Michael Ford QC: "The UK and Industrial Action" Distinguished Alumni Guest Lecture Series
Michael Ford QC (LLB 1986)
Wills Memorial Building
Lecture Subject: Employment Law - The UK and Industrial Action
As part of the Distinguished Alumni Guest Lecture Series, Michael Ford QC (LLB 1986) barrister Old Square Chambers and Employment Tribunal Judge and Richard Arthur of Thompsons will be giving a lecture entitled: "The UK and Industrial Action"
Michael Ford QC is one of the leading employment law barristers in the country. He is a practitioner, an academic thinker, writer and an employment judge. His advocacy has led to the establishment of ground-breaking principles of employment law.
Michael studied law at Bristol between 1983 to 1986. After Gravesend Grammar School he turned down a place at Oxford (two weeks before term started) to spend several years living in Belgium racing as an international cyclist, funding this by doing grim manual work in a cycle frame workshop. He was a member of the GB road squad and competed all over Europe; his results included 5th in the Ronde de L’Oise, 1st Jock Wadley Memorial, 1st Tour of Surrey, 4th Tour of the Peak and 6th on stage of the Driesdaagse van Vlaanderen. Sadly a pro cyclist career did not materialise so he had to fall back on using his brain, not his legs and heart, for his trade.
After an ordinary start in the first year exams Michael gave it everything, turning himself inside out as a natural climber to achieve a First in Law. His natural advocacy skills also won him the University debating competition, the Winston Cup. He then ‘worked’ for two years with a top City law firm, spending six months doing almost nothing their Paris office except chatting in French. After realising law was really all about politics and the City wasn’t for him, he did a degree in Socio-Legal Studies at Sheffield and then spent two years teaching law in the rain at Manchester University, largely missing the height of the rave scene.
In 1992 he switched careers again to the Bar. He started at Doughty Street Chambers (where other distinguished alumni speakers are members), at the time one of the few chambers with expertise in human rights claims. In 2001 he moved to Old Square Chambers, largely to work in their annex in Bristol.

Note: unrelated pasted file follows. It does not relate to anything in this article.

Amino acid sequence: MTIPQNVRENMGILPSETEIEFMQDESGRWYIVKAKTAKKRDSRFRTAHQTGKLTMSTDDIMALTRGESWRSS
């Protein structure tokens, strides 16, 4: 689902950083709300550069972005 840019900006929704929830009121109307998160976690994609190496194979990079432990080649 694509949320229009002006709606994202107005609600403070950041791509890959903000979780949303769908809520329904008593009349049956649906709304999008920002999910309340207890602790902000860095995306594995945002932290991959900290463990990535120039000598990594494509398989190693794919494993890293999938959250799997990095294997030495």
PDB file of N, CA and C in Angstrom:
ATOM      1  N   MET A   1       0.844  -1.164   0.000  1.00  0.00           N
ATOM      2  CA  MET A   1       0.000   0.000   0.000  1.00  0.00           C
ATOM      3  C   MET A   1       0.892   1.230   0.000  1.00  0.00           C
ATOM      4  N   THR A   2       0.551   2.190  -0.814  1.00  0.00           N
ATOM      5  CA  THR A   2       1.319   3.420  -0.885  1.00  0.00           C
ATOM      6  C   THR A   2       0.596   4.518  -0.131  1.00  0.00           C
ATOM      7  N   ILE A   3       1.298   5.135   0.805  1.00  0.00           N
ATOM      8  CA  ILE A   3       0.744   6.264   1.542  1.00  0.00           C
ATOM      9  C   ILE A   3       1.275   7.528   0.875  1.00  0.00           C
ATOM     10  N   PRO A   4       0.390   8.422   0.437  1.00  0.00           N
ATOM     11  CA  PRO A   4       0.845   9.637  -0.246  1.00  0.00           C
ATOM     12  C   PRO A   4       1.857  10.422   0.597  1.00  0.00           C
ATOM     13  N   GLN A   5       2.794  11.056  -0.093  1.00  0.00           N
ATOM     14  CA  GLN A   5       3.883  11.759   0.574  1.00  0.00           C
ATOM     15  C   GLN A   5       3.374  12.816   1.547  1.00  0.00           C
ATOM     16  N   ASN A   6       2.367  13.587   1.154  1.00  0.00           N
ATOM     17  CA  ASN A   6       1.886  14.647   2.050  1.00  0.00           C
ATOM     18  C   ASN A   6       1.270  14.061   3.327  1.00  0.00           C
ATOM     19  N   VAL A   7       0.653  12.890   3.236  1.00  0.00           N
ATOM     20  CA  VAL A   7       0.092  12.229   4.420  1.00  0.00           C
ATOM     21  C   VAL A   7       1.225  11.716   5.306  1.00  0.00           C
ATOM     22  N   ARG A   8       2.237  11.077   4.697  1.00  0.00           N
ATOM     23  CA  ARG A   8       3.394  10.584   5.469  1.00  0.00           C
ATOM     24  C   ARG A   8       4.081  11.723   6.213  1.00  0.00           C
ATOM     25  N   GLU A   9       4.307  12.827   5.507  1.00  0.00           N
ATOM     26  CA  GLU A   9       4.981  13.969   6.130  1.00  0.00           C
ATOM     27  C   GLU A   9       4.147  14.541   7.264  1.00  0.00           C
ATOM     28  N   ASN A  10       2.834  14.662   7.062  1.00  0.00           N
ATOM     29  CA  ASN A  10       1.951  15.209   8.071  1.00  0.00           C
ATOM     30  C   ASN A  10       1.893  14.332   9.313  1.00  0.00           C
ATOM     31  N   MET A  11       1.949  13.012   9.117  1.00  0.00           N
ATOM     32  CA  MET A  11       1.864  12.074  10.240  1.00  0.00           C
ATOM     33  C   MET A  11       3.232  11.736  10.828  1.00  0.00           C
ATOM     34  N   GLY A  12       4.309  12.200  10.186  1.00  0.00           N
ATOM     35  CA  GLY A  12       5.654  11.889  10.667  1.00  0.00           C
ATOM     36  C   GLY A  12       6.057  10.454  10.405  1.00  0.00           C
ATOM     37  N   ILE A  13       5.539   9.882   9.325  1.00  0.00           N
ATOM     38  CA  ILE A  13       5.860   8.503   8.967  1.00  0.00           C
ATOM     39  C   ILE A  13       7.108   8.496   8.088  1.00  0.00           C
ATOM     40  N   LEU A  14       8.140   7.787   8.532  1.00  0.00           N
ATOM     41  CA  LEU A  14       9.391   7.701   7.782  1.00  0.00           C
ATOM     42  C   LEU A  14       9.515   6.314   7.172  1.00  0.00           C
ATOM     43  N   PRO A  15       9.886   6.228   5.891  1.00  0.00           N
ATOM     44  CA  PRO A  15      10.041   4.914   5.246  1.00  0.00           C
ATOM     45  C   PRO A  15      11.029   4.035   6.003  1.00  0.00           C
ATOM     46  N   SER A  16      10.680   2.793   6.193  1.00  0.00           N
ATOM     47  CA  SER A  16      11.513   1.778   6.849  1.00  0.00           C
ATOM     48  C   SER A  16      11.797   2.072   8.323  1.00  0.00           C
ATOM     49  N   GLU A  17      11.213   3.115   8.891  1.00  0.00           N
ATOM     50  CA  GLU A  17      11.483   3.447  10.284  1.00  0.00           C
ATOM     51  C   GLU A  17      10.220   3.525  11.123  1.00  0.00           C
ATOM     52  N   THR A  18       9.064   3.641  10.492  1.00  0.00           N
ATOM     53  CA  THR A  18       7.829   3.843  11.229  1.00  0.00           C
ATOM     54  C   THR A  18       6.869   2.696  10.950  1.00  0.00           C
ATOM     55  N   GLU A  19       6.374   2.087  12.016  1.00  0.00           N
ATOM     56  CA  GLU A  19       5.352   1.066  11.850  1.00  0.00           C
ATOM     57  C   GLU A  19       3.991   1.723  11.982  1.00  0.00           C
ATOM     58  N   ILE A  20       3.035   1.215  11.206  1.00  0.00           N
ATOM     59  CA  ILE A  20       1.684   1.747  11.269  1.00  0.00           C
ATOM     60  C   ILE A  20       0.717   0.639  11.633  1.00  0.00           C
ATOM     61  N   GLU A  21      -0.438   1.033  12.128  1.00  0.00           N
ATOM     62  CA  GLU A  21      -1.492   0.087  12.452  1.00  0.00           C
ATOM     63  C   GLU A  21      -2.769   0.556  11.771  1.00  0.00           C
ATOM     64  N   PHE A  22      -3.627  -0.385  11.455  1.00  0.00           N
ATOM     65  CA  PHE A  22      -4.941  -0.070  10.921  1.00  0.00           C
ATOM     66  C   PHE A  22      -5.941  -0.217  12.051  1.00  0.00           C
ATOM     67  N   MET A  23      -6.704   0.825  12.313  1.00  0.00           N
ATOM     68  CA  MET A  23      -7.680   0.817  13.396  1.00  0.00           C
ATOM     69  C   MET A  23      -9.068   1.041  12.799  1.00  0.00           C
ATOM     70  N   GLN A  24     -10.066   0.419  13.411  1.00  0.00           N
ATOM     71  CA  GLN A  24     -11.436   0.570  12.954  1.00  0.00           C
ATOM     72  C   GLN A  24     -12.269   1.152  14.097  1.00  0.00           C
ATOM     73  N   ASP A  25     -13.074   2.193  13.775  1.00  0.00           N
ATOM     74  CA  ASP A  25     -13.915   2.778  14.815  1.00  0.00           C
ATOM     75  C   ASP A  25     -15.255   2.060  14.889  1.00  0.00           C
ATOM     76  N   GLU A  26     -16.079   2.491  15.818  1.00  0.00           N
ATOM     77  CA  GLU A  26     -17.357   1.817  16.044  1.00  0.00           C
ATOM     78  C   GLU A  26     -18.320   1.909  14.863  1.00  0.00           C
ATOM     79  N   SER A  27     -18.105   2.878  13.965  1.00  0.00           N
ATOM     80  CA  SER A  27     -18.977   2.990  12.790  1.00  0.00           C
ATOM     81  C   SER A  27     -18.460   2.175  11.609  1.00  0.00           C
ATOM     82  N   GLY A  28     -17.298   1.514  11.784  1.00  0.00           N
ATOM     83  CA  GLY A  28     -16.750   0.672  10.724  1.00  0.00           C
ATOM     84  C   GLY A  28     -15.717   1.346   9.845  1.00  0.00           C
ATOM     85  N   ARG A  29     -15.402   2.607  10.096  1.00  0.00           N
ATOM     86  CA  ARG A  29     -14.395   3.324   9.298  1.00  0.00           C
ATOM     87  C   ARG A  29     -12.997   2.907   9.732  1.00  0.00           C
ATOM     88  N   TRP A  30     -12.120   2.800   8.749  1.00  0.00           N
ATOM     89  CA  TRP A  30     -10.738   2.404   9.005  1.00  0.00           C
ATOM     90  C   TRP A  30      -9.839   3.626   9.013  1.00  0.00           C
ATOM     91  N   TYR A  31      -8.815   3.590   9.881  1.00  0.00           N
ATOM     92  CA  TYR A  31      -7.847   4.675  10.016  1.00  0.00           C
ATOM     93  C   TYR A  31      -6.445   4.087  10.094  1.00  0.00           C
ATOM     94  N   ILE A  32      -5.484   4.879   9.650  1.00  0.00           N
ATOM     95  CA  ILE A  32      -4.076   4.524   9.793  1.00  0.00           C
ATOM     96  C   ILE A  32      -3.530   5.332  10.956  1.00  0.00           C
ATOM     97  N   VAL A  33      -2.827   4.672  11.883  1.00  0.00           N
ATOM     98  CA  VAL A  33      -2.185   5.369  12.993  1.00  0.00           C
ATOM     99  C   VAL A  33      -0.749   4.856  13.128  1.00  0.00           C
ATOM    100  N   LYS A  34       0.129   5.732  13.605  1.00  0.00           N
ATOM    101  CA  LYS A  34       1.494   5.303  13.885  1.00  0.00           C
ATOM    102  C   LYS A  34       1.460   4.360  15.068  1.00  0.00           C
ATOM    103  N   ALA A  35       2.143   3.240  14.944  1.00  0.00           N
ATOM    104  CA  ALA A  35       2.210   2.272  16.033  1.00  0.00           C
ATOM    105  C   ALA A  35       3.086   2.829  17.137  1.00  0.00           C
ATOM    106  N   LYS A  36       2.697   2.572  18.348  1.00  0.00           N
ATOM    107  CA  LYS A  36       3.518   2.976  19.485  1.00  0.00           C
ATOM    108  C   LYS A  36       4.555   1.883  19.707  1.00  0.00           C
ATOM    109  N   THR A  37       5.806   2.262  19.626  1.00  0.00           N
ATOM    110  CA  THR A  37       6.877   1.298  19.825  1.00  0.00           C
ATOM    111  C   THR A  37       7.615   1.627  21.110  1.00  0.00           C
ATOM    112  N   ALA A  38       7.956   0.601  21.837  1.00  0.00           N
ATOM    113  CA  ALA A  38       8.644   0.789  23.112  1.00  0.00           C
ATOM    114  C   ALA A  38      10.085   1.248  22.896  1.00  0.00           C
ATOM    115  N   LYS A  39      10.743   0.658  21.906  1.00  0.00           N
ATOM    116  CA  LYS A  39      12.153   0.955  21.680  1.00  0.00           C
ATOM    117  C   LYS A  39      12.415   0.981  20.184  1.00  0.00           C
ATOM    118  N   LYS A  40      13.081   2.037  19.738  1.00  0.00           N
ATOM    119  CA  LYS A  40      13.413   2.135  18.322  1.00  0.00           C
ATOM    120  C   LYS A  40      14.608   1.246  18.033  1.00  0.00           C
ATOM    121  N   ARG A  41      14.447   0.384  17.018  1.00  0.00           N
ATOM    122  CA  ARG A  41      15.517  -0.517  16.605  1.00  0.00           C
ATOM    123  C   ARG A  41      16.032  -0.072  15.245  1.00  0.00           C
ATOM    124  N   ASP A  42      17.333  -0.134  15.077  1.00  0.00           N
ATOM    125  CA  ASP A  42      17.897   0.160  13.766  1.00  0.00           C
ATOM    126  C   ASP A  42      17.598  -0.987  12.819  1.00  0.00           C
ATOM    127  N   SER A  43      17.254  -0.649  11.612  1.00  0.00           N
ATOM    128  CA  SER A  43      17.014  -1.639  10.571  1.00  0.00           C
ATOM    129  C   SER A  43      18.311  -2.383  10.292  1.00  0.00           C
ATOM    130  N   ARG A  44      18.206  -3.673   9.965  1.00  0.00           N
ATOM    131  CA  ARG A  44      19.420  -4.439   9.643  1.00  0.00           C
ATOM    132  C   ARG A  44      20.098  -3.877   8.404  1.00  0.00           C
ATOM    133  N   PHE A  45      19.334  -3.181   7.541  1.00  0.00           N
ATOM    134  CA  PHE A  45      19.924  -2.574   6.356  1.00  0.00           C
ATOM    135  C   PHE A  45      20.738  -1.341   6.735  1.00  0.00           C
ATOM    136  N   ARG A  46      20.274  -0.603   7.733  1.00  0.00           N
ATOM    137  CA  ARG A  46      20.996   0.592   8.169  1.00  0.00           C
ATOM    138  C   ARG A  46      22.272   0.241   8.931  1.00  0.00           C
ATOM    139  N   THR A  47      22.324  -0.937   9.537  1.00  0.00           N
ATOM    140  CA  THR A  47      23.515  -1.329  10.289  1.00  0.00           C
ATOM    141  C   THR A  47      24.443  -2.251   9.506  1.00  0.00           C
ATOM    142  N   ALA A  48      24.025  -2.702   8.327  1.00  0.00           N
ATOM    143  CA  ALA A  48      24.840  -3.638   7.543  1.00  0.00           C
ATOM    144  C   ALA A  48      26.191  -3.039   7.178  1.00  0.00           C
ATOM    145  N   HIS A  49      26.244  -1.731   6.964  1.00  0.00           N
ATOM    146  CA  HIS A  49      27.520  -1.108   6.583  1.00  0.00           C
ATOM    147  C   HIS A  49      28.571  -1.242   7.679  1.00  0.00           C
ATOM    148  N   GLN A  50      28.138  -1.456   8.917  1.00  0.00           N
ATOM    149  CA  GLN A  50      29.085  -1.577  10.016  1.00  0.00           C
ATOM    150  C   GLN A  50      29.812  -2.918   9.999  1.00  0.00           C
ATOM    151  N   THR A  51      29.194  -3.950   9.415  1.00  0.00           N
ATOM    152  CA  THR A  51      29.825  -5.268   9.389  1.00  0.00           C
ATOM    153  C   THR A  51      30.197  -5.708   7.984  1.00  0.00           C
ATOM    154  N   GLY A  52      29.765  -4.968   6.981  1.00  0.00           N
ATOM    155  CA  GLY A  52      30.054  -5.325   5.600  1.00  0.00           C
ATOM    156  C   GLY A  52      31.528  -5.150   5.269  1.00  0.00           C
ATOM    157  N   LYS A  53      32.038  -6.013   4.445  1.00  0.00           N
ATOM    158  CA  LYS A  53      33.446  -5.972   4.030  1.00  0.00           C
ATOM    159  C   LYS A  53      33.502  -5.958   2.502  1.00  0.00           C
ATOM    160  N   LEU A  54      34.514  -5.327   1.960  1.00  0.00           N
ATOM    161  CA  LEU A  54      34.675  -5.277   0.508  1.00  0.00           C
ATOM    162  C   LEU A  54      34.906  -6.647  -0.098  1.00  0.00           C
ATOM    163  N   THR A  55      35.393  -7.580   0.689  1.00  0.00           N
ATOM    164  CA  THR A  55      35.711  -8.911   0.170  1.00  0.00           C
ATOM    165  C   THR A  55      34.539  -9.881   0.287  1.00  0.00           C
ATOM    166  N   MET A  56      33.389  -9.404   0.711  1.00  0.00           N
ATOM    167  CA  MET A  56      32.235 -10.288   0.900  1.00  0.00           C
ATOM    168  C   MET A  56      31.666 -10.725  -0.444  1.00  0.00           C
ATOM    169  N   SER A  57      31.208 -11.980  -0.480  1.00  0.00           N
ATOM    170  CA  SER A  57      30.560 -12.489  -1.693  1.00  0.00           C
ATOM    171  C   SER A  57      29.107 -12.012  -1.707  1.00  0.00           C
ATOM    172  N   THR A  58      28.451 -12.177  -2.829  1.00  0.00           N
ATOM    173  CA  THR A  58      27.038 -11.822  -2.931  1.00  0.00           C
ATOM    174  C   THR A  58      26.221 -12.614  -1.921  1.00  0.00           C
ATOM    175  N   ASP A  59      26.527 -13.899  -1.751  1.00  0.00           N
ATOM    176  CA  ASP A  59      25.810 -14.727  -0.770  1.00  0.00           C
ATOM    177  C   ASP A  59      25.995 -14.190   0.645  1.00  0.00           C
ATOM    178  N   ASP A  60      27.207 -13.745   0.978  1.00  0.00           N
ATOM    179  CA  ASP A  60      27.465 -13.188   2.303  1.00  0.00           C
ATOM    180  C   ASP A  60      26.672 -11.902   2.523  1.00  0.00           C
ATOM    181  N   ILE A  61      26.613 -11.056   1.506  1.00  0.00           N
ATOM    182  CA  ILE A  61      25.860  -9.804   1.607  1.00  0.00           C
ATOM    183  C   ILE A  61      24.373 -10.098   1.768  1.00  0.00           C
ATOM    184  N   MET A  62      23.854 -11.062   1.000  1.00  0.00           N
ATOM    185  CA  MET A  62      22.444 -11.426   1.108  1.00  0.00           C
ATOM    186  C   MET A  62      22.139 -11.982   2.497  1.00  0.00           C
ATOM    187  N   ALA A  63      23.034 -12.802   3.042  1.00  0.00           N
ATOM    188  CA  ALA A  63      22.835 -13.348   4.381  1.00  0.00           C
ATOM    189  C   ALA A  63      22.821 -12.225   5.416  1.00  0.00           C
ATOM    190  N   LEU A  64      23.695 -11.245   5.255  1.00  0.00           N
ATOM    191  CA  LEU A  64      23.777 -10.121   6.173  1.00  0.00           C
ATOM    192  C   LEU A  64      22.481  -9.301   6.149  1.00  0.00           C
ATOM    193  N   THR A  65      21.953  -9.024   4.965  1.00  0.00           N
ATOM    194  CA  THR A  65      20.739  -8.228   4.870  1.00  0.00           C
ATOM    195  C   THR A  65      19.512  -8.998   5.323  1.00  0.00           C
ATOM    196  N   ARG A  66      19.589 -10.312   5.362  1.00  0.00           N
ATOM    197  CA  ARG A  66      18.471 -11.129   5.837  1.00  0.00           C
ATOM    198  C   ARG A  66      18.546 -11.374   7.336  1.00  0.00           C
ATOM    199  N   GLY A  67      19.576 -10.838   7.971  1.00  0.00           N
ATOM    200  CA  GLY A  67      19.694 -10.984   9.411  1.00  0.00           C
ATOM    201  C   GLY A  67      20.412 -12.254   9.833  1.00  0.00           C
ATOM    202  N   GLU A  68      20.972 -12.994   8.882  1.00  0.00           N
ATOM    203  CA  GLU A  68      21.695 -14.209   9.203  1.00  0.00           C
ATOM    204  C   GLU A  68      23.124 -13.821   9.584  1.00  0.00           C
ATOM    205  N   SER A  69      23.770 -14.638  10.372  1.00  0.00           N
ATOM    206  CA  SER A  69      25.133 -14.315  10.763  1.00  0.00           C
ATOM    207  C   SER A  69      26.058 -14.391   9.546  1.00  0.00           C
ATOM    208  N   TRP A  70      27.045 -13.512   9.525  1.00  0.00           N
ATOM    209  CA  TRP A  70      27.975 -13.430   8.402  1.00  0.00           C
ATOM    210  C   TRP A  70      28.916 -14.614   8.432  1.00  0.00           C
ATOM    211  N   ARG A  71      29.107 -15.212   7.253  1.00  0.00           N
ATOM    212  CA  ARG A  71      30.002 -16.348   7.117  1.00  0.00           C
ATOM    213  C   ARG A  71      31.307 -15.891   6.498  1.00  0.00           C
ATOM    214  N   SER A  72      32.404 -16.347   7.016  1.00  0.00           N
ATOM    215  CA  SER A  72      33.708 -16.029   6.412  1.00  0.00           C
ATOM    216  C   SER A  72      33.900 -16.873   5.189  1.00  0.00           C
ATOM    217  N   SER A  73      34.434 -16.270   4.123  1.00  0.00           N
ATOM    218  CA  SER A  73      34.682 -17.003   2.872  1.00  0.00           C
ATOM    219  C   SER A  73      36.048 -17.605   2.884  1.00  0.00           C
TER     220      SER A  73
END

He specialises in labour law, mostly acting for trade unions and claimants, above all in appeal cases or claims which affect the whole workforce in areas such as equal pay, industrial action, working time, trade union law, judicial review, and human rights. He has often appeared in the Court of Justice (including Case C-539/12, Lock v British Gas; Case C-155/10, Williams v British Airways; Case C-520-06 Stringer v Revenue and Customs Commissioners; Case C-164/00, Beckmann v Dynamco Whicheloe), as well as in the Strasbourg Court (including RMT v United Kingdom on the right to strike and ASLEF v United Kingdom on the right of unions to expel BNP members) and in the House of Lords, Supreme Court and Court of Appeal. He was Employment Junior of the Year in 2012 and became a Silk in 2013.
Michael’s recent cases include the much-publicised EAT test case on the hundreds of thousands of holiday pay disputes under Working Time Regulations (Wood v Hertel); acting for Equalities and Human Rights Commission in the judicial review challenging fees in employment tribunal (R(UNISON) v Lord Chancellor) and in the first appellate case on caste discrimination (Tirkey v Chandhok); applications to the ILO challenging the privatisation of the probation service and to the Court of Human Rights on the abolition of Agricultural Wages Board; and acting for unions in several strike injunctions.
Michael thinks Bristol is by far the best city in Britain to live in. He now spends his leisure time cycling (still over 200 km a week), trying to learn Spanish and watching his boys play football in the local U-7s and U-9s leagues.